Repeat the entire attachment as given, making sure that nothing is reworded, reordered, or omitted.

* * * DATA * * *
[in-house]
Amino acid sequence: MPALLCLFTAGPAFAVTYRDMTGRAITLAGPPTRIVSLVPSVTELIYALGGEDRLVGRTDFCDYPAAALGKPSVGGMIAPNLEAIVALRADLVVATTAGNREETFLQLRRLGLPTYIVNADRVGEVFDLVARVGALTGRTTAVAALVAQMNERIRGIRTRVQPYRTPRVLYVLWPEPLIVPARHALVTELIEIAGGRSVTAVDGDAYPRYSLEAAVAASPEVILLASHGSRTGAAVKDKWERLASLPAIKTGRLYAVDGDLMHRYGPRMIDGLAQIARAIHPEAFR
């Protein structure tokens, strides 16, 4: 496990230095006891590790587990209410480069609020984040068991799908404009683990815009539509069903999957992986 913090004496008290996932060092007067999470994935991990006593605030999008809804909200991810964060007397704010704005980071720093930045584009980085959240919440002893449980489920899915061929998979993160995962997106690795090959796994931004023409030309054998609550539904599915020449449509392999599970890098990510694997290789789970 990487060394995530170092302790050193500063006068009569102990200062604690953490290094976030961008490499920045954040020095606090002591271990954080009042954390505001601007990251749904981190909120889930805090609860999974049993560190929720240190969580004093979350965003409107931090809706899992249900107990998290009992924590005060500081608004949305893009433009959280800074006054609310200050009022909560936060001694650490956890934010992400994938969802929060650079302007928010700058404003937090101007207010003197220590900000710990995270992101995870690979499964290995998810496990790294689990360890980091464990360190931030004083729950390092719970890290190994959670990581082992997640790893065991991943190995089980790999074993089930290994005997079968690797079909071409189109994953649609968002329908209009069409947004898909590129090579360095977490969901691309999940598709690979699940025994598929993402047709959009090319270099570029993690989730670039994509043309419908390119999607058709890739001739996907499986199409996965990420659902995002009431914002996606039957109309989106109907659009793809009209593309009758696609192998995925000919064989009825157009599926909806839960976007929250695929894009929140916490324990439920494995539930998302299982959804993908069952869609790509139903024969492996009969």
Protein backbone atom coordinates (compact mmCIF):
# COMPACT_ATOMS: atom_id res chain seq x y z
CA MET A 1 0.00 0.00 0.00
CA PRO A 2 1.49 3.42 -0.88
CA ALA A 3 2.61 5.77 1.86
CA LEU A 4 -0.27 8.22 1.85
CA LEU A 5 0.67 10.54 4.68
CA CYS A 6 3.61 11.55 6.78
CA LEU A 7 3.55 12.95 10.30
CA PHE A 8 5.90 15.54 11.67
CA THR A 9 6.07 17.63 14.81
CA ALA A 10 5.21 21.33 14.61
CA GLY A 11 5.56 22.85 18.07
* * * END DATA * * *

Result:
[in-house]
Amino acid sequence: MPALLCLFTAGPAFAVTYRDMTGRAITLAGPPTRIVSLVPSVTELIYALGGEDRLVGRTDFCDYPAAALGKPSVGGMIAPNLEAIVALRADLVVATTAGNREETFLQLRRLGLPTYIVNADRVGEVFDLVARVGALTGRTTAVAALVAQMNERIRGIRTRVQPYRTPRVLYVLWPEPLIVPARHALVTELIEIAGGRSVTAVDGDAYPRYSLEAAVAASPEVILLASHGSRTGAAVKDKWERLASLPAIKTGRLYAVDGDLMHRYGPRMIDGLAQIARAIHPEAFR
């Protein structure tokens, strides 16, 4: 496990230095006891590790587990209410480069609020984040068991799908404009683990815009539509069903999957992986 913090004496008290996932060092007067999470994935991990006593605030999008809804909200991810964060007397704010704005980071720093930045584009980085959240919440002893449980489920899915061929998979993160995962997106690795090959796994931004023409030309054998609550539904599915020449449509392999599970890098990510694997290789789970 990487060394995530170092302790050193500063006068009569102990200062604690953490290094976030961008490499920045954040020095606090002591271990954080009042954390505001601007990251749904981190909120889930805090609860999974049993560190929720240190969580004093979350965003409107931090809706899992249900107990998290009992924590005060500081608004949305893009433009959280800074006054609310200050009022909560936060001694650490956890934010992400994938969802929060650079302007928010700058404003937090101007207010003197220590900000710990995270992101995870690979499964290995998810496990790294689990360890980091464990360190931030004083729950390092719970890290190994959670990581082992997640790893065991991943190995089980790999074993089930290994005997079968690797079909071409189109994953649609968002329908209009069409947004898909590129090579360095977490969901691309999940598709690979699940025994598929993402047709959009090319270099570029993690989730670039994509043309419908390119999607058709890739001739996907499986199409996965990420659902995002009431914002996606039957109309989106109907659009793809009209593309009758696609192998995925000919064989009825157009599926909806839960976007929250695929894009929140916490324990439920494995539930998302299982959804993908069952869609790509139903024969492996009969």
Protein backbone atom coordinates (compact mmCIF):
# COMPACT_ATOMS: atom_id res chain seq x y z
CA MET A 1 0.00 0.00 0.00
CA PRO A 2 1.49 3.42 -0.88
CA ALA A 3 2.61 5.77 1.86
CA LEU A 4 -0.27 8.22 1.85
CA LEU A 5 0.67 10.54 4.68
CA CYS A 6 3.61 11.55 6.78
CA LEU A 7 3.55 12.95 10.30
CA PHE A 8 5.90 15.54 11.67
CA THR A 9 6.07 17.63 14.81
CA ALA A 10 5.21 21.33 14.61
CA GLY A 11 5.56 22.85 18.07